Completed grants secured at Lincoln:

  • Understanding the bioscience of cell-adhesion and membrane dynamics that underpin health - Nigerian Petroleum Technology Development Fund, Squires & Hills(2015-2016).
  • Developing the Lincolnshire joint research agenda for chronic health conditions - Research Investment Fund, Bridle, Squires, Sirwardena, Curtis, Jones, Sriraman, Young (2015).
  • The role of the extracellular matrix and cell-substrate interactions in human proximal tubule cells European Foundation for the Study of Diabetes (EFSD)/Janssen Kidney Award, Hills & Squires(2015-16).
  • Does re-organization of the Extracellular Matrix promote glucose-induced fibrosis in Diabetic Nephropathy? - Diabetes Research & Wellness Foundation (DRWF), Hills & Squires(2015).
  • ECM remodeling and connexin mediated cell communication in the diabetic kidney - Diabetes UK, Hills(2017-2018).
  • Cx43 Mediated Regulation Of The Inflammasome, A Therapeutic Target In Diabetic Nephropathy - DRWF 2018-2019 (Hills, Squires and Firth).
  • Connexin-43; a therapeutic target for inhibition of the inflammasome in diabetic nephropathyEuropean Foundation for the Study of Diabetes (EFSD)/Boehringer Award, Hills & Squires(2017-2019).
    • United we stand, divided we fall: glucose, TGF-beta and connexin mediated cell-communication in the diabetic kidney - The Physiological Society, Hills (2016-2018).
    • Preclinical testing of IA-2-IgG Fc chimeric proteins for antigen-specific B-cell depletion therapy of Type 1 diabetes.  Diabetes UK, Christie(2015-17).
  • Preclinical testing of IA-2-IgG Fc chimeric proteins for antigen-specific B-cell depletion therapy of Type 1 diabetes - Diabetes UK, Christie (2015-19).
  • Targeting cell communication as a therapeutic target in the treatment of dry age related macular degeneration-The Royal Society Hills (2018-2019)..

Completed grants secured elsewhere:

  • The effect of TGFβ on connexin-mediated signalling: a role in diabetic nephropathy. Diabetes UK (11/0004215) - Squires & Hills (2011-15).
  • AFM single-cell force spectroscopy: determining the functional role of cell-cell adhesion and membrane dynamics in diabetes. Diabetes UK (12/0004546) – Squires, Hills, Liu & Jones(2012-15).
  • Special K and urological complications of ketamine abuse. The Rosetree Foundation Squires & Hills (2013-16).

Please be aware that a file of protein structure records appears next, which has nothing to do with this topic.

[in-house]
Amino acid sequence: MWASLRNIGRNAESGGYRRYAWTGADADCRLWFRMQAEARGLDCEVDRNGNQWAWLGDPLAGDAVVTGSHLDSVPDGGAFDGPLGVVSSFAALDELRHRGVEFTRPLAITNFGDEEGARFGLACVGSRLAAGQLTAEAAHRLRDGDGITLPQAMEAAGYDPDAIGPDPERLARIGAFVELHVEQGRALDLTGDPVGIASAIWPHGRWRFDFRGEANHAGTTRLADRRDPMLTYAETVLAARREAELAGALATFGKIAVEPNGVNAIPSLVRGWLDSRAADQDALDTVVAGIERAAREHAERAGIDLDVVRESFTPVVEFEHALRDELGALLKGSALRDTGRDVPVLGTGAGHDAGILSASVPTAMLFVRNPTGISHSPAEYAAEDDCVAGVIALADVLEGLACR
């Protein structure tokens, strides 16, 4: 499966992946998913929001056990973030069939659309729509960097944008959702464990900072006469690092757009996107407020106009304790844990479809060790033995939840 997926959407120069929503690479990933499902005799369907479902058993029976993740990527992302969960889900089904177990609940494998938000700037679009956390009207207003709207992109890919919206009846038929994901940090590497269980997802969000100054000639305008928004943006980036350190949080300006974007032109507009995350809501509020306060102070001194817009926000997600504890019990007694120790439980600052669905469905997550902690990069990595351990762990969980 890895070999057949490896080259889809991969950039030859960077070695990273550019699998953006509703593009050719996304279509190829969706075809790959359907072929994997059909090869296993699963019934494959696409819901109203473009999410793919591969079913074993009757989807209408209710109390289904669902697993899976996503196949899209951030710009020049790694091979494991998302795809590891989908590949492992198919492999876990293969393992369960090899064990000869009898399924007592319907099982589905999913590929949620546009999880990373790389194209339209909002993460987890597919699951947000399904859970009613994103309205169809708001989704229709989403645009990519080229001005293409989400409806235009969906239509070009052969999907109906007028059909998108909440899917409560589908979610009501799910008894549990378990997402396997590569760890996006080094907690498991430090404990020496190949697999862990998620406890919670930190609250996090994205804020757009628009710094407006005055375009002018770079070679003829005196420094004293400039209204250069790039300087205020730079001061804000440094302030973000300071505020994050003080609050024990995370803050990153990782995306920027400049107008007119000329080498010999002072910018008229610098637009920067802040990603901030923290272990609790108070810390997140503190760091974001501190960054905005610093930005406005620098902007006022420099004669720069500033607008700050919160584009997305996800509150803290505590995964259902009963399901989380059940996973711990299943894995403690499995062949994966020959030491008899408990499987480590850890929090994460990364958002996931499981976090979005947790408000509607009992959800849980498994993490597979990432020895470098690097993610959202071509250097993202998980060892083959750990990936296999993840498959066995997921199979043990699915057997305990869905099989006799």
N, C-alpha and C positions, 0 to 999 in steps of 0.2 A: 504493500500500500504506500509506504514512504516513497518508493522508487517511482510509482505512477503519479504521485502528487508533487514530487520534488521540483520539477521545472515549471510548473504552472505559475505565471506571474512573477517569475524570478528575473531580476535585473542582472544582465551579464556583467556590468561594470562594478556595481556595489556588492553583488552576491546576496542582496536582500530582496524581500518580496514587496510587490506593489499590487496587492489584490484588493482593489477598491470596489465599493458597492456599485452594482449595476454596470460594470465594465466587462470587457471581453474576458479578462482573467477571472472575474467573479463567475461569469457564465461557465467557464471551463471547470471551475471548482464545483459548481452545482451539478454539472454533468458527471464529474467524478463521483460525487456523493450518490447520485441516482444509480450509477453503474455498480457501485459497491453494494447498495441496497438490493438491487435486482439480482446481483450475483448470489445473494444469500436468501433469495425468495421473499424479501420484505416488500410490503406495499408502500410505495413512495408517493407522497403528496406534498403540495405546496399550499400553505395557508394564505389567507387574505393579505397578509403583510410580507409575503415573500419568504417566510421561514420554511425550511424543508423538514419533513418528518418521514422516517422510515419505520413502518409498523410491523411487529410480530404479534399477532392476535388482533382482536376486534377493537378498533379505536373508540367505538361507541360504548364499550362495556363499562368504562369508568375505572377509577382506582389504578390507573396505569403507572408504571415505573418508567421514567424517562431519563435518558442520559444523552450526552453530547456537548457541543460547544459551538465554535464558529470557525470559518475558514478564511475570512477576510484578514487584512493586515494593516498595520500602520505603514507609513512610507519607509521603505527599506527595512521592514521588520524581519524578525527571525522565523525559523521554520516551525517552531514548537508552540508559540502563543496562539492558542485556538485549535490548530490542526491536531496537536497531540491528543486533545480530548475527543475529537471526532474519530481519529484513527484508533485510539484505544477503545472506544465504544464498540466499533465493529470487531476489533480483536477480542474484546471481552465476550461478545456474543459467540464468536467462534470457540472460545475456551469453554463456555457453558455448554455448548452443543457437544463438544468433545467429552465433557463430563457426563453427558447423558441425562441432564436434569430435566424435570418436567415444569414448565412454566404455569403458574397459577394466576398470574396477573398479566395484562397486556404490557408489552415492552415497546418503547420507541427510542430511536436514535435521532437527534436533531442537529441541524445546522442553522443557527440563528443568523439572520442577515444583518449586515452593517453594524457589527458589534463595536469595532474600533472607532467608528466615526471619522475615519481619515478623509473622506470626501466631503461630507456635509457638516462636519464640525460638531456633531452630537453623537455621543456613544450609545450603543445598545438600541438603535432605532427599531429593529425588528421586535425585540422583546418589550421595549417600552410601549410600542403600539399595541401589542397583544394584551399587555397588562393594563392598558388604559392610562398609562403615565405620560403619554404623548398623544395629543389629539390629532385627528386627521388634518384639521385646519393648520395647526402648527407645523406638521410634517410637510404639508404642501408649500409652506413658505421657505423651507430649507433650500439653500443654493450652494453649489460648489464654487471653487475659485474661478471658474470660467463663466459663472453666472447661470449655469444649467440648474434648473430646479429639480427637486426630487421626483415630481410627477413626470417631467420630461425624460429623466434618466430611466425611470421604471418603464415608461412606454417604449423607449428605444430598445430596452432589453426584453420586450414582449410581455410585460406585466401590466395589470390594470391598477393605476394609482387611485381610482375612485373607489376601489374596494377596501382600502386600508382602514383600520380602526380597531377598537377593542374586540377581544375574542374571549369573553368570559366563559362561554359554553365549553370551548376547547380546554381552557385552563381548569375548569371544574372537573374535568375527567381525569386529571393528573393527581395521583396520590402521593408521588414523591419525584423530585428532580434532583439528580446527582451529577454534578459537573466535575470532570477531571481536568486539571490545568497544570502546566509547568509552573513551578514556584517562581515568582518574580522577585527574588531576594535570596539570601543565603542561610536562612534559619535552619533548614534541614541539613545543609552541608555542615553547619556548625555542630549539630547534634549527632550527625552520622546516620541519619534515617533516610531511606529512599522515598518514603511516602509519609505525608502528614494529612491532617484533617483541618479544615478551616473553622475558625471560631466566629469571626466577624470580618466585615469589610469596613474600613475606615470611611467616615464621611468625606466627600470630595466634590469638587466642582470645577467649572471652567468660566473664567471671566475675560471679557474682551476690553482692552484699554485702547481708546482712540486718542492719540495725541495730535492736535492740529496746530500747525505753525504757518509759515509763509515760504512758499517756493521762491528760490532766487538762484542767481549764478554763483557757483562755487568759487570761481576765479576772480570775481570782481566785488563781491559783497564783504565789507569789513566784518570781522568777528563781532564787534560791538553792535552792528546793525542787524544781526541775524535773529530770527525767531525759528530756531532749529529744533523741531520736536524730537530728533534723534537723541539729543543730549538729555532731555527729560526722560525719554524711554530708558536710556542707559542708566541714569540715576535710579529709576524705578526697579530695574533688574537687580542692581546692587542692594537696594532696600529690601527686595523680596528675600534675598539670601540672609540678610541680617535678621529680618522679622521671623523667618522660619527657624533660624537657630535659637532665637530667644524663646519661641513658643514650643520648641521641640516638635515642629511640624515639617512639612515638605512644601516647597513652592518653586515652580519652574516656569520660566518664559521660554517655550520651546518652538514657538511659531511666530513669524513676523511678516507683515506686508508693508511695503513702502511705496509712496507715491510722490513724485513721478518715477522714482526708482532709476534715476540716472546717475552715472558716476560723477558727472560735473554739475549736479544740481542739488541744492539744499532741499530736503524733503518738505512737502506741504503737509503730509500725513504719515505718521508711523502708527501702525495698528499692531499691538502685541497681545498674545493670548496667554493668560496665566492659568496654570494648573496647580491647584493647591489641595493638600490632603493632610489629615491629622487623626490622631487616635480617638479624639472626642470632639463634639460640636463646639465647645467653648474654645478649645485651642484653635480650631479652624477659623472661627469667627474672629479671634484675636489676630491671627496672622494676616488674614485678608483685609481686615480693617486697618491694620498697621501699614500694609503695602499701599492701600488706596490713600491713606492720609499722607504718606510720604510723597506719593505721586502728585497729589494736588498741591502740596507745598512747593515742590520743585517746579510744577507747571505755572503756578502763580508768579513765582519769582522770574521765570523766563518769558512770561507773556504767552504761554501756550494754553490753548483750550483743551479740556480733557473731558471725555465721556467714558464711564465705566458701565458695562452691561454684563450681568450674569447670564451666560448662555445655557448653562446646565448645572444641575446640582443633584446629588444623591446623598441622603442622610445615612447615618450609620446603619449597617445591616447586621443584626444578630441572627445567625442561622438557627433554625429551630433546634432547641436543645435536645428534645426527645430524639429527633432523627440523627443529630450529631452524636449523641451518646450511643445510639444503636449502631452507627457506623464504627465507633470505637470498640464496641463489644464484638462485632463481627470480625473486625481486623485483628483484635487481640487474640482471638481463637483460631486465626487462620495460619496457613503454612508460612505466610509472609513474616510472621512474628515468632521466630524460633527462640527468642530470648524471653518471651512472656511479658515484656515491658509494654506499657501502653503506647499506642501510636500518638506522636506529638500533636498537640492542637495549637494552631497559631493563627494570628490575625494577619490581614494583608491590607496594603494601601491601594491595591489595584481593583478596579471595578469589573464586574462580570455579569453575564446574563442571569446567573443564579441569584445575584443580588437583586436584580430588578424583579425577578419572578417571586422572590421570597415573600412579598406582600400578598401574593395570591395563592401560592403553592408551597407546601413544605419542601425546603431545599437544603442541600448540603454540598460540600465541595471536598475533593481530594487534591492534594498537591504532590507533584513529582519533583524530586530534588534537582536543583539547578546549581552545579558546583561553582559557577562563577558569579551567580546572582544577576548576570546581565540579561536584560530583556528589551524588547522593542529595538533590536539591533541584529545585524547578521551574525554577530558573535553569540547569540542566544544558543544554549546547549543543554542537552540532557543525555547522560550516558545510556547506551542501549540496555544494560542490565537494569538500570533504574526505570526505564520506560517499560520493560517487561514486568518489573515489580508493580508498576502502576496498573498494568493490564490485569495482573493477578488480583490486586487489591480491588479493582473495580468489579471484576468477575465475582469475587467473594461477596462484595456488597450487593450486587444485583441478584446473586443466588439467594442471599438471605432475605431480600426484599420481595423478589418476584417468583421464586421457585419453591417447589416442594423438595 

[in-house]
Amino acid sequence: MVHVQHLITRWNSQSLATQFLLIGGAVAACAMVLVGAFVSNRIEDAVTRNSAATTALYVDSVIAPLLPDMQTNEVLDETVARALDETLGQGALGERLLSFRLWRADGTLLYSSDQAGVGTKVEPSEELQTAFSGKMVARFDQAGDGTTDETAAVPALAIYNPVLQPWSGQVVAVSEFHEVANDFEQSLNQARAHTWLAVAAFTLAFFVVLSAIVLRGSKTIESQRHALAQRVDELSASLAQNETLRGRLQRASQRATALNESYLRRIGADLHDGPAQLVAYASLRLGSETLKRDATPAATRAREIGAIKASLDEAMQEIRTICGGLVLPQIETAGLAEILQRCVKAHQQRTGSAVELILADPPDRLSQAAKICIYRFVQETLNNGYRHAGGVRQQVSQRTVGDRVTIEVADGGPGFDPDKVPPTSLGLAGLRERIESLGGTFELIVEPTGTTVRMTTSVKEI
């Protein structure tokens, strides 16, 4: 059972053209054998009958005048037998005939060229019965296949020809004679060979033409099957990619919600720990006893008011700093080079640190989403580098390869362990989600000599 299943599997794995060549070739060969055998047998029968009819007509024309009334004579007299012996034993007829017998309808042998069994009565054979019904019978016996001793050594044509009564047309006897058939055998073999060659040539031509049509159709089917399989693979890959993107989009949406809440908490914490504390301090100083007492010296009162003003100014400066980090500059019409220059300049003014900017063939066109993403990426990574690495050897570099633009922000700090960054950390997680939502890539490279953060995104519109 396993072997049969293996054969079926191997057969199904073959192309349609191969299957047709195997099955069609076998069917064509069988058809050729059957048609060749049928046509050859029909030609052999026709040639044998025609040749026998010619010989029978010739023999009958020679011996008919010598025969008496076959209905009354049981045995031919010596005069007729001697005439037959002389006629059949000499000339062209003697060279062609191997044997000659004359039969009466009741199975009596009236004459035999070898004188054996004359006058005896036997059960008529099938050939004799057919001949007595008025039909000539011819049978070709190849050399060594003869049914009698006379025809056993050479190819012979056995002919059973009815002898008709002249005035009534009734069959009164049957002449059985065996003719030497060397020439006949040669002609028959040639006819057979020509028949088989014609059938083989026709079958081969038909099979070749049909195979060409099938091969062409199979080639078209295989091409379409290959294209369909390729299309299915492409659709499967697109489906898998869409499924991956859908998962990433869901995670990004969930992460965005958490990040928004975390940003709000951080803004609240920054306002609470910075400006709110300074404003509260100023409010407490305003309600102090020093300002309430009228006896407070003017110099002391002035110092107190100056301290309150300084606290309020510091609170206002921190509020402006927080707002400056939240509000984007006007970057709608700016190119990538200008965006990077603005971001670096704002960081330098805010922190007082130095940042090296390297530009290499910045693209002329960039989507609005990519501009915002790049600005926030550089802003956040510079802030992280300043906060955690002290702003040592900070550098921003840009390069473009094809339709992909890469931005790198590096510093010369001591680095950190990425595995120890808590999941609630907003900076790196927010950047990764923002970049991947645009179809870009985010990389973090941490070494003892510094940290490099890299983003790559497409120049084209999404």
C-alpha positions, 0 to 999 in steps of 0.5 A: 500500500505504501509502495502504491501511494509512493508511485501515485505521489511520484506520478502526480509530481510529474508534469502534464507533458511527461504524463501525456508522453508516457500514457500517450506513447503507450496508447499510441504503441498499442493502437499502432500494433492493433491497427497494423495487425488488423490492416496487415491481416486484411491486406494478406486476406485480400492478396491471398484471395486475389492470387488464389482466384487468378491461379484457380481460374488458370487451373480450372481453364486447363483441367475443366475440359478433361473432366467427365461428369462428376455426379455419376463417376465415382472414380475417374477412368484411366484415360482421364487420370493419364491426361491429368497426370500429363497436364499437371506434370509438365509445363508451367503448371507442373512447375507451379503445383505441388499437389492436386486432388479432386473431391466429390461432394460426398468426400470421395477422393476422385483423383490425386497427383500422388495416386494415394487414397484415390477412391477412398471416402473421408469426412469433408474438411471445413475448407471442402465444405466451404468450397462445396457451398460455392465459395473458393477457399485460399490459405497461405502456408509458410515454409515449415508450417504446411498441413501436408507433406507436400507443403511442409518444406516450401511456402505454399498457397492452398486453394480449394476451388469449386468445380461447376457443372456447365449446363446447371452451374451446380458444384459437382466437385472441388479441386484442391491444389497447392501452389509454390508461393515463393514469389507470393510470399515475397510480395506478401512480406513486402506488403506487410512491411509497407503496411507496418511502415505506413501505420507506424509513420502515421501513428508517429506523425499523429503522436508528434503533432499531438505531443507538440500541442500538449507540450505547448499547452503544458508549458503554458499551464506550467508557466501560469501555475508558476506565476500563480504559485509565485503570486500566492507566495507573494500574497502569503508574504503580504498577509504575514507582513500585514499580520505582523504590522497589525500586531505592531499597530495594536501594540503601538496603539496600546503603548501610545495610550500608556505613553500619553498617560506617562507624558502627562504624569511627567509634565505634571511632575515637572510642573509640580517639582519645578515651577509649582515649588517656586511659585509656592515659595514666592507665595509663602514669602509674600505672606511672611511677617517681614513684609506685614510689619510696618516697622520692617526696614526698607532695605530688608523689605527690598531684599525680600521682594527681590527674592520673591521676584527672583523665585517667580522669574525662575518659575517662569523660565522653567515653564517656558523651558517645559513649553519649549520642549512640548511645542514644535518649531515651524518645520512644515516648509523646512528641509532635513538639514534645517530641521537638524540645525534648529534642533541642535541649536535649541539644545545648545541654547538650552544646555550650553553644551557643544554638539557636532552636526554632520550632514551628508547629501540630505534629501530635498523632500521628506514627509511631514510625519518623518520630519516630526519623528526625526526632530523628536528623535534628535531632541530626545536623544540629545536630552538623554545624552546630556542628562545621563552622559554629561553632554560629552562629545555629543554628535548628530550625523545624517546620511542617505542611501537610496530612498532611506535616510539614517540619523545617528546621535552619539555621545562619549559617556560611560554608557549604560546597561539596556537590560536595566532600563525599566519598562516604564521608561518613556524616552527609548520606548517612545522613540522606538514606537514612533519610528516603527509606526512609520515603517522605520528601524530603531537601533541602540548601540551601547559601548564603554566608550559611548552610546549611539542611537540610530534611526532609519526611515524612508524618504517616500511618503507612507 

• Role of type 1 diabetes (T1D) susceptibility genes in predicting long term pancreas transplant function in T1D patients: pilot study.  Novo Nordisk UK Research Foundation, Simmonds (2014).
  • Identifying genetic predictors of graft function to enable pancreas transplantation to become a lifelong cure for type 1 diabetes.  DRWF, non-clinical fellowship - Simmonds (2012).
  • Extending whole pancreas transplant function in type 1 diabetics.  DRWF, Simmonds (2012).
  • Identification of a novel neuroendocrine autoantigen in type 1 diabetes. Society for Endocrinology, Christie (2013).
  • Identification of diabetes-associated epitopes by NMR. Diabetes UK, Christie (2013). Roles of HLA and B-cells in the regulation of pro- and anti-inflammatory T-cell responses to the IA-2 autoantigen in Type 1 diabetes. Diabetes UK, Christie (2012).
  • Antigen-specific B-cells as targets of immune intervention therapy for Type 1 diabetes. King’s College London Graduate School, Christie (2012-13).
  • Characterisation of novel hormone receptors.  Australian National Health & Medical Research Council (NHMRC), Whitehead (2014-16).
  • Defining a new adipogenic pathway.  NHMRC, Whitehead, Prins (2013-15).
  • Characterisation of Metabolism in Pre-Clinical Models of Cardiometabolic Disease and CancerIan Potter Foundation, Whitehead (2015).
  • Characterisation of the adiponectin receptors, AdipoR1 and AdipoR2: Identifying strategies to enhance adiponectin and insulin sensitivity and reduce type 2 diabetes.  Diabetes Australia, O’Neill, Whitehead (2014).
  • The Queensland-Pfizer Program for Diabetes and Cardiovascular Drug Discovery.  Smart State Co-Investment Fund, Fairlie, Craik, Whitehead, Prins (2012-14).
  • Characterising a novel adipogenic pathway.  Australian National Heart Foundation (NHF), Whitehead (2012-13).
  • IL-22 as a Suppressor of Pancreatic β-Cell Stress and a Treatment for Diabetes. NHMRC, McGuckin, Prins, Forbes, Whitehead, Coombs (2015-18) - withdrew due to relocation.

School of Life Sciences, University of Lincoln, Brayford Pool, Lincoln. LN6 7TS

email: enquiries@lincoln.ac.uk
tel: + 44 (0)1522 886654